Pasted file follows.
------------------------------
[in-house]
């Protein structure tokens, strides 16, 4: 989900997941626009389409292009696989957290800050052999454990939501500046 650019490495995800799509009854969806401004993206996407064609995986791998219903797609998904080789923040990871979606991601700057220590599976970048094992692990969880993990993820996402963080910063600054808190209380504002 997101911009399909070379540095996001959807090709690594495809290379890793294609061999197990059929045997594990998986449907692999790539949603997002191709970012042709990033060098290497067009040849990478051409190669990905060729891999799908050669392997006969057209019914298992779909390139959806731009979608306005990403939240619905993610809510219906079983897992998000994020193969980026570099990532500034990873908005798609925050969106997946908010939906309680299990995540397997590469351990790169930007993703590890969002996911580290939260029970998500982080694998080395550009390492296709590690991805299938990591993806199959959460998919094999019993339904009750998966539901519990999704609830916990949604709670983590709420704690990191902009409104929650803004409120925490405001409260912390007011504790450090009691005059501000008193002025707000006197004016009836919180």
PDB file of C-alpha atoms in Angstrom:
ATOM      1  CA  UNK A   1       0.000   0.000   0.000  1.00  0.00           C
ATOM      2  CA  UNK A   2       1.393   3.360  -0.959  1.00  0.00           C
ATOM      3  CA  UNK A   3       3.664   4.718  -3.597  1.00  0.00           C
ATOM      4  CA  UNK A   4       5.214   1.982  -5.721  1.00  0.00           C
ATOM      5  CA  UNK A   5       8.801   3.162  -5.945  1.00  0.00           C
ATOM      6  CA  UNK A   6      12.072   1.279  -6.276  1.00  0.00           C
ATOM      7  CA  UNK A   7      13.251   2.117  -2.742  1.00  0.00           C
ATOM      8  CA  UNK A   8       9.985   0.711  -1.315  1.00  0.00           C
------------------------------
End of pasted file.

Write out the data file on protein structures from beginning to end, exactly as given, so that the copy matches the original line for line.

[in-house]
């Protein structure tokens, strides 16, 4: 989900997941626009389409292009696989957290800050052999454990939501500046 650019490495995800799509009854969806401004993206996407064609995986791998219903797609998904080789923040990871979606991601700057220590599976970048094992692990969880993990993820996402963080910063600054808190209380504002 997101911009399909070379540095996001959807090709690594495809290379890793294609061999197990059929045997594990998986449907692999790539949603997002191709970012042709990033060098290497067009040849990478051409190669990905060729891999799908050669392997006969057209019914298992779909390139959806731009979608306005990403939240619905993610809510219906079983897992998000994020193969980026570099990532500034990873908005798609925050969106997946908010939906309680299990995540397997590469351990790169930007993703590890969002996911580290939260029970998500982080694998080395550009390492296709590690991805299938990591993806199959959460998919094999019993339904009750998966539901519990999704609830916990949604709670983590709420704690990191902009409104929650803004409120925490405001409260912390007011504790450090009691005059501000008193002025707000006197004016009836919180």
PDB file of C-alpha atoms in Angstrom:
ATOM      1  CA  UNK A   1       0.000   0.000   0.000  1.00  0.00           C
ATOM      2  CA  UNK A   2       1.393   3.360  -0.959  1.00  0.00           C
ATOM      3  CA  UNK A   3       3.664   4.718  -3.597  1.00  0.00           C
ATOM      4  CA  UNK A   4       5.214   1.982  -5.721  1.00  0.00           C
ATOM      5  CA  UNK A   5       8.801   3.162  -5.945  1.00  0.00           C
ATOM      6  CA  UNK A   6      12.072   1.279  -6.276  1.00  0.00           C
ATOM      7  CA  UNK A   7      13.251   2.117  -2.742  1.00  0.00           C
ATOM      8  CA  UNK A   8       9.985   0.711  -1.315  1.00  0.00           C